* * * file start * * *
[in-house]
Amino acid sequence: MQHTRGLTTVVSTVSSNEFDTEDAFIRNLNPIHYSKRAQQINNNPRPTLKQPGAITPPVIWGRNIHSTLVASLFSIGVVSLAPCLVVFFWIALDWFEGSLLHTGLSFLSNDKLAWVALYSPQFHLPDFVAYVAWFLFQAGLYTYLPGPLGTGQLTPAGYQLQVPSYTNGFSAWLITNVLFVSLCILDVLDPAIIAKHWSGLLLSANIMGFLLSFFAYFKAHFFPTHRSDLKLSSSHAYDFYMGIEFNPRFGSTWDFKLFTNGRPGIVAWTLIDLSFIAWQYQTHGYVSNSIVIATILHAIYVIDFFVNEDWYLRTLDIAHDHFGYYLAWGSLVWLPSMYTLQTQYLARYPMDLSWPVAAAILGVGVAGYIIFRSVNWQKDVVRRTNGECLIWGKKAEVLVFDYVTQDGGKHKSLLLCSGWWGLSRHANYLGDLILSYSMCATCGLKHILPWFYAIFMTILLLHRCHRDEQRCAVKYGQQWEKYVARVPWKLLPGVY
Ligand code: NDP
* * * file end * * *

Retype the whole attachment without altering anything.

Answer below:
[in-house]
Amino acid sequence: MQHTRGLTTVVSTVSSNEFDTEDAFIRNLNPIHYSKRAQQINNNPRPTLKQPGAITPPVIWGRNIHSTLVASLFSIGVVSLAPCLVVFFWIALDWFEGSLLHTGLSFLSNDKLAWVALYSPQFHLPDFVAYVAWFLFQAGLYTYLPGPLGTGQLTPAGYQLQVPSYTNGFSAWLITNVLFVSLCILDVLDPAIIAKHWSGLLLSANIMGFLLSFFAYFKAHFFPTHRSDLKLSSSHAYDFYMGIEFNPRFGSTWDFKLFTNGRPGIVAWTLIDLSFIAWQYQTHGYVSNSIVIATILHAIYVIDFFVNEDWYLRTLDIAHDHFGYYLAWGSLVWLPSMYTLQTQYLARYPMDLSWPVAAAILGVGVAGYIIFRSVNWQKDVVRRTNGECLIWGKKAEVLVFDYVTQDGGKHKSLLLCSGWWGLSRHANYLGDLILSYSMCATCGLKHILPWFYAIFMTILLLHRCHRDEQRCAVKYGQQWEKYVARVPWKLLPGVY
Ligand code: NDP